Jewish World Review March 4, 2003 / 30 Adar I, 5763

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Freedom: Our best export | President Bush last week laid out in broad terms his vision of a Middle East free of Saddam Hussein and the fear of weapons of mass destruction.

The president said, "A liberated Iraq can show the power of freedom to transform that vital region by bringing hope and progress into the lives of millions." Some critics of the president's decision to disarm Saddam Hussein absolutely, and by force if necessary, either suggest or claim outright that U.S. policy is being motivated by oil. Along with a number of journalists who were invited to the White House last week, I heard this president say without reservation and with absolute conviction that the U.S. policy is peace and freedom in the region, which he sincerely believes are essential to the safety of the American people.

The critics of the war against terror and the absolute disarmament of Saddam Hussein must overcome their partisan myopia and do their best to understand that there's nothing at stake here less than the very survival of our nation and democratic civilization.

In my opinion, the president has set us upon exactly the right course on the Middle East. Yes, it is in the interest of this energy-hungry nation to have stability in the region. But far more important is the elimination of dictators and despots who oppress their people and deny them even basic freedoms whether in the name of the secular Baath Party or radical Islamist ideology.

We have imported their oil and exported our dollars far too long without exporting as well democratic and capitalist market values. Democracy and markets offer the people of the Middle East their best hope for prosperity and freedom. The widespread impoverishment and unchecked extremism among radical Islamist factions will breed only further dangers to our way of life and democratic civilization everywhere.

The threat of terrorism and the uncertainty and impending prospect of war with Saddam Hussein continue to depress our markets and stifle business investment and economic growth. Consumer confidence is now at the weakest level in nine years, and investor confidence is at a historical low. "Our company's surveys have shown that business spending decisions have clearly been delayed because of uncertainty about the war," says Jason Trennert, senior managing director of ISI Group. Even Federal Reserve Chairman Alan Greenspan has warned about Iraq's drag on the economy and the markets. As he told Congress last month, "Worries about the situation in Iraq contributed to an appreciable increase in oil prices. These uncertainties, coupled with ongoing concerns surrounding macroeconomic prospects, heightened investors' perception of risk." Stunningly clear talk from a man better known for obliqueness.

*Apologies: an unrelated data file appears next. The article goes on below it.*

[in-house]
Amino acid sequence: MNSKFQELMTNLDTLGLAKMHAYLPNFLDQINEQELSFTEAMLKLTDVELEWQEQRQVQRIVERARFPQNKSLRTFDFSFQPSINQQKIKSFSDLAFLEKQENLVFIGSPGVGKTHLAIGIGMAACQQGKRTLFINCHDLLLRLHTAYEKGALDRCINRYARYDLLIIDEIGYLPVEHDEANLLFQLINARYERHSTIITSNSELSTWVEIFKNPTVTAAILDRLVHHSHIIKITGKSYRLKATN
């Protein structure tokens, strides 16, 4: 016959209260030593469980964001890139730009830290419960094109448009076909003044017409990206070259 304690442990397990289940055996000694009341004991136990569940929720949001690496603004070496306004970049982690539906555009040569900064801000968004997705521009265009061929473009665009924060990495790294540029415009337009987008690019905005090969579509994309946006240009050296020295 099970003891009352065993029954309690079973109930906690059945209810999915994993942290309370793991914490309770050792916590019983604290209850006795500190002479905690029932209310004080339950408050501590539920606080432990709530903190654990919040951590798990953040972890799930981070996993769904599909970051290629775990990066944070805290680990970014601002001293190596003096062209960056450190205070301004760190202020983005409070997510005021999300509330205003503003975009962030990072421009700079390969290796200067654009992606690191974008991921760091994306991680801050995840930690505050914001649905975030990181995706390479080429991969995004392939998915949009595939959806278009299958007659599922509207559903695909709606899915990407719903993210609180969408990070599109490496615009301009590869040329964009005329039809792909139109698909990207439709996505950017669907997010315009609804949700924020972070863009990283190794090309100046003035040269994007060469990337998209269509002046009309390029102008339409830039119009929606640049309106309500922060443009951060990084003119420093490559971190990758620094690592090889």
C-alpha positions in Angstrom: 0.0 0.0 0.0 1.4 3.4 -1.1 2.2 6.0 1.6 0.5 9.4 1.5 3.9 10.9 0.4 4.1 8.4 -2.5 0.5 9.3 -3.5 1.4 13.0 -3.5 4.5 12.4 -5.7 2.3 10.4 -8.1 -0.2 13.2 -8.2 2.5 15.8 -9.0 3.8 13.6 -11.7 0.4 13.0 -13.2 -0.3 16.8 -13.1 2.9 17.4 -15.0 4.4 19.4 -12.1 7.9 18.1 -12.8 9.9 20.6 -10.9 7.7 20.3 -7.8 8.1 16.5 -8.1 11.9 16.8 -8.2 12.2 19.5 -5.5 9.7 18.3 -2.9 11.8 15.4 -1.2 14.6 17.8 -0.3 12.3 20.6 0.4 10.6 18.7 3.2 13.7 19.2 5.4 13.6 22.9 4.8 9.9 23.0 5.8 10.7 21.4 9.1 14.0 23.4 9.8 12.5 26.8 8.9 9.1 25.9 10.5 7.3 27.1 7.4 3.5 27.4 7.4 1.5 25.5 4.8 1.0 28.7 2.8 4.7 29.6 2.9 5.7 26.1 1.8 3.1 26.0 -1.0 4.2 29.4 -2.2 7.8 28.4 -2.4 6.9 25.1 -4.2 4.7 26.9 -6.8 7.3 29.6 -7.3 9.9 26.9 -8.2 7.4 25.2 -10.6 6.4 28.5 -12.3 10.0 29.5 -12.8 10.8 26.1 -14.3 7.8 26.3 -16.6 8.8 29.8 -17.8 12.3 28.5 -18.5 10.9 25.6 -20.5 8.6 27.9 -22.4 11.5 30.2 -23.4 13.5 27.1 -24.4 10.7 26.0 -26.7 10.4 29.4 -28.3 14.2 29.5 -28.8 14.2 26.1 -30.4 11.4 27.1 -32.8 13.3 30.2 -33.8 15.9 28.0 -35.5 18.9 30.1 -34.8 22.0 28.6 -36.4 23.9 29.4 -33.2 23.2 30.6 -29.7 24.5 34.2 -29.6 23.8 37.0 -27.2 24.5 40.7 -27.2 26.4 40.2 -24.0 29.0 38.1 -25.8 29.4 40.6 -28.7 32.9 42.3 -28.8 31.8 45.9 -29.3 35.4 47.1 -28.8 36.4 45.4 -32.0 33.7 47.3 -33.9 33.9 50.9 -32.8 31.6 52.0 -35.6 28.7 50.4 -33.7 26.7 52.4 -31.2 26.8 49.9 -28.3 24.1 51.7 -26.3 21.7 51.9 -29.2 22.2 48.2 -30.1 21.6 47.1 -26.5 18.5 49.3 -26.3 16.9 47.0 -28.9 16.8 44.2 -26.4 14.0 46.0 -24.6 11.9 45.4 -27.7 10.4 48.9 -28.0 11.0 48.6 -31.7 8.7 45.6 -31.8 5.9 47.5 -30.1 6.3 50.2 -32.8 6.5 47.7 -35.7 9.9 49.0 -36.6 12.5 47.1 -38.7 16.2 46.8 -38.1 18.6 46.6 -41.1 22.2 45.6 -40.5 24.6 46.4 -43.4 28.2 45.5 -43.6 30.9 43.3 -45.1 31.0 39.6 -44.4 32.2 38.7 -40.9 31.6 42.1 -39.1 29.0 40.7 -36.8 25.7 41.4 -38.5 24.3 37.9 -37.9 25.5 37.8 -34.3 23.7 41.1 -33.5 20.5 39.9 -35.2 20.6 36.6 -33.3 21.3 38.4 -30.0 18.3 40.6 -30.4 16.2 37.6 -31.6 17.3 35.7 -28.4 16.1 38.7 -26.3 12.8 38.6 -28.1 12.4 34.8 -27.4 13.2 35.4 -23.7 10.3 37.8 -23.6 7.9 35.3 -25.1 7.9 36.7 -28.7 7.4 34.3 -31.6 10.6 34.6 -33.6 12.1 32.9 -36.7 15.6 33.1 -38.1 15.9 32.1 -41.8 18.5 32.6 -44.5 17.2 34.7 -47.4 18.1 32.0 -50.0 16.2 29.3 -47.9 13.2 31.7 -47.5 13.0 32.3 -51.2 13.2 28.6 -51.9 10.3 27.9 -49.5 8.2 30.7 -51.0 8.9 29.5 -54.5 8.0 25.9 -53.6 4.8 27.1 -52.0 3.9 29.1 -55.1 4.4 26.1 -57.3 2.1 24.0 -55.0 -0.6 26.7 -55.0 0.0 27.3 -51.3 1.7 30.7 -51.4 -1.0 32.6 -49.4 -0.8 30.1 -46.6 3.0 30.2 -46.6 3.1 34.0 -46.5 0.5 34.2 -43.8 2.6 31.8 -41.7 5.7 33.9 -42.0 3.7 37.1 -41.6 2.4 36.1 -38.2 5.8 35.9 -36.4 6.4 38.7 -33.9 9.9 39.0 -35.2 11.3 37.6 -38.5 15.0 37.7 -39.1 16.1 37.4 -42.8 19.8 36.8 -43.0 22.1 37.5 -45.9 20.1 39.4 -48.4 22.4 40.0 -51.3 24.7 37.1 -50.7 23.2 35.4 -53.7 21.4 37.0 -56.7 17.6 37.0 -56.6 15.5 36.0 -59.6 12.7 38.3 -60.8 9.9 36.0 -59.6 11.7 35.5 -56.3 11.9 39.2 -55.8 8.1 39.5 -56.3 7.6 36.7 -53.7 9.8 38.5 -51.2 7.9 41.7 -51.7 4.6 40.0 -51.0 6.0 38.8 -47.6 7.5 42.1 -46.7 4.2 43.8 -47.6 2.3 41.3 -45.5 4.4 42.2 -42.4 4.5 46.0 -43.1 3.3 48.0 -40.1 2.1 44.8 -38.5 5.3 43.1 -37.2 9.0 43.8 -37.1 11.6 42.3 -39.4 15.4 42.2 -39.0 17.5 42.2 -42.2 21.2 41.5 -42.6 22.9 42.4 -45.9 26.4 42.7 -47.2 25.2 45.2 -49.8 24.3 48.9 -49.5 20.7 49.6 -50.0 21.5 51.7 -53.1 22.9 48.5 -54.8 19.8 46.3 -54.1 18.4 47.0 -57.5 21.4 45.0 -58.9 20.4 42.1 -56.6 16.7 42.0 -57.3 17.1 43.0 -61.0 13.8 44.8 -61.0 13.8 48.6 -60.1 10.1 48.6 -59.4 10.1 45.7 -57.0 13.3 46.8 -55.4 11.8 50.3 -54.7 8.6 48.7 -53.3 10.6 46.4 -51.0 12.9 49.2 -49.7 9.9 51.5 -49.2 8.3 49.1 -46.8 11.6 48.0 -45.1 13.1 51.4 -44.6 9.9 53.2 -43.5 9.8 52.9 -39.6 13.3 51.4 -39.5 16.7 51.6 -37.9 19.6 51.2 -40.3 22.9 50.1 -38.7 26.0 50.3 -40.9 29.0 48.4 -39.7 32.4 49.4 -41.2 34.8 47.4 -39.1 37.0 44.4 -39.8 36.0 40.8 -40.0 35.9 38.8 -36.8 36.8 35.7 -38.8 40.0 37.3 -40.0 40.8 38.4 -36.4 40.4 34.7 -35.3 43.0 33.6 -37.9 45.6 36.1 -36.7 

Israel's current problems are troubling proof of the cost of allowing uncertainty over terror to continue. Since Israeli-Palestinian peace negotiations broke down in September of 2000, the main index of the Israeli stock market (the TA 100) has plunged 44 percent. Israel's economy has slowed from 6 percent annual growth to recession. And as you would expect, Israel's unemployment rate has increased dramatically to 10 percent.

Soundly defeating Saddam will also be an important disincentive to other states and radical Islamist terrorist groups who would harm Americans. As President Bush also said last week, "The passing of Saddam Hussein's regime will deprive terrorist networks of a wealthy patron that pays for terrorist training and offers rewards to families of suicide bombers." And, as Mr. Bush added, "Other regimes will be given a clear warning that support for terror will not be tolerated."

Of course, even after Saddam is long gone, the cost of the threat of terrorism won't go away. We'll still face the danger from further attacks from al Qaeda and other radical Islamist groups. As a report from the Joint Economic Committee last year found, there are significant long-term costs of terrorism, such as the expense of additional security measures, or a "terrorist tax." That's in addition to the economic resources diverted toward security and away from private-sector activity.

But the best way to create a disincentive to terrorists in the future is to fight the war against Saddam with all of the resources and resolve we possess today. Saddam's threat to our security needs to be eliminated once and for all, and the message needs to be sent that terror against the United States from any radical group or state won't be tolerated. Otherwise, the cost of terror will only rise precipitously--both in economic terms and human life.

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Lou Dobbs is the anchor and managing editor of CNN's "Lou Dobbs Moneyline." Comment by clicking here.

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